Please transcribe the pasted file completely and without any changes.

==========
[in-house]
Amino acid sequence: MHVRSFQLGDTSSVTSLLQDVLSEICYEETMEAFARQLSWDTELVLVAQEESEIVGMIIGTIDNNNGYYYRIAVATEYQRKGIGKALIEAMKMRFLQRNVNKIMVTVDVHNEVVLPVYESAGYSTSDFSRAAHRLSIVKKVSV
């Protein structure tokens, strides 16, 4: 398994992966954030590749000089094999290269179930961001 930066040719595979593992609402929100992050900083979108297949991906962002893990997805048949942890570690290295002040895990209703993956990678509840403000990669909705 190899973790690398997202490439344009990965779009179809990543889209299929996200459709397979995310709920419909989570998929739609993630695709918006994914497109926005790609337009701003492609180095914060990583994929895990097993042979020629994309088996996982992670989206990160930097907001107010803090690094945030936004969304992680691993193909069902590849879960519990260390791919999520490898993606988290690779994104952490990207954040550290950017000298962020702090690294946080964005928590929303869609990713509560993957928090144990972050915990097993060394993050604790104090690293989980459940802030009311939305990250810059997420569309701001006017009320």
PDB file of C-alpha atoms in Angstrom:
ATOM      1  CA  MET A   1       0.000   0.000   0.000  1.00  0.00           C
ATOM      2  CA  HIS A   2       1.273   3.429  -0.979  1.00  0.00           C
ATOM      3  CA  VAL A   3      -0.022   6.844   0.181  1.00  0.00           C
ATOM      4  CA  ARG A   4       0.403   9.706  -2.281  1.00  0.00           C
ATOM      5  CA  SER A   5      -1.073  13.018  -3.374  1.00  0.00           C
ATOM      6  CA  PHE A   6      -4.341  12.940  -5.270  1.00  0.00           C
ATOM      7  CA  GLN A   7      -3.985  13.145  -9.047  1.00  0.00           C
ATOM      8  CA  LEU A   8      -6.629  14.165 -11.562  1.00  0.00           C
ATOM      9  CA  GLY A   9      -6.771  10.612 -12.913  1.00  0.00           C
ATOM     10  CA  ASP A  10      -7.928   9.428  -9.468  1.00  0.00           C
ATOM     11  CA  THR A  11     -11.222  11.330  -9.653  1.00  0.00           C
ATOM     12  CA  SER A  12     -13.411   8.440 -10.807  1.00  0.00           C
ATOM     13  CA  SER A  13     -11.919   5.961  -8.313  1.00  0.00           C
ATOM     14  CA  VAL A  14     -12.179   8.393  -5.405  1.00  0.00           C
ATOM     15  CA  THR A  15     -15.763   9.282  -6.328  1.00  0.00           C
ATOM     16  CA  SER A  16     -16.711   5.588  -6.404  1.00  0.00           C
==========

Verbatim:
[in-house]
Amino acid sequence: MHVRSFQLGDTSSVTSLLQDVLSEICYEETMEAFARQLSWDTELVLVAQEESEIVGMIIGTIDNNNGYYYRIAVATEYQRKGIGKALIEAMKMRFLQRNVNKIMVTVDVHNEVVLPVYESAGYSTSDFSRAAHRLSIVKKVSV
């Protein structure tokens, strides 16, 4: 398994992966954030590749000089094999290269179930961001 930066040719595979593992609402929100992050900083979108297949991906962002893990997805048949942890570690290295002040895990209703993956990678509840403000990669909705 190899973790690398997202490439344009990965779009179809990543889209299929996200459709397979995310709920419909989570998929739609993630695709918006994914497109926005790609337009701003492609180095914060990583994929895990097993042979020629994309088996996982992670989206990160930097907001107010803090690094945030936004969304992680691993193909069902590849879960519990260390791919999520490898993606988290690779994104952490990207954040550290950017000298962020702090690294946080964005928590929303869609990713509560993957928090144990972050915990097993060394993050604790104090690293989980459940802030009311939305990250810059997420569309701001006017009320």
PDB file of C-alpha atoms in Angstrom:
ATOM      1  CA  MET A   1       0.000   0.000   0.000  1.00  0.00           C
ATOM      2  CA  HIS A   2       1.273   3.429  -0.979  1.00  0.00           C
ATOM      3  CA  VAL A   3      -0.022   6.844   0.181  1.00  0.00           C
ATOM      4  CA  ARG A   4       0.403   9.706  -2.281  1.00  0.00           C
ATOM      5  CA  SER A   5      -1.073  13.018  -3.374  1.00  0.00           C
ATOM      6  CA  PHE A   6      -4.341  12.940  -5.270  1.00  0.00           C
ATOM      7  CA  GLN A   7      -3.985  13.145  -9.047  1.00  0.00           C
ATOM      8  CA  LEU A   8      -6.629  14.165 -11.562  1.00  0.00           C
ATOM      9  CA  GLY A   9      -6.771  10.612 -12.913  1.00  0.00           C
ATOM     10  CA  ASP A  10      -7.928   9.428  -9.468  1.00  0.00           C
ATOM     11  CA  THR A  11     -11.222  11.330  -9.653  1.00  0.00           C
ATOM     12  CA  SER A  12     -13.411   8.440 -10.807  1.00  0.00           C
ATOM     13  CA  SER A  13     -11.919   5.961  -8.313  1.00  0.00           C
ATOM     14  CA  VAL A  14     -12.179   8.393  -5.405  1.00  0.00           C
ATOM     15  CA  THR A  15     -15.763   9.282  -6.328  1.00  0.00           C
ATOM     16  CA  SER A  16     -16.711   5.588  -6.404  1.00  0.00           C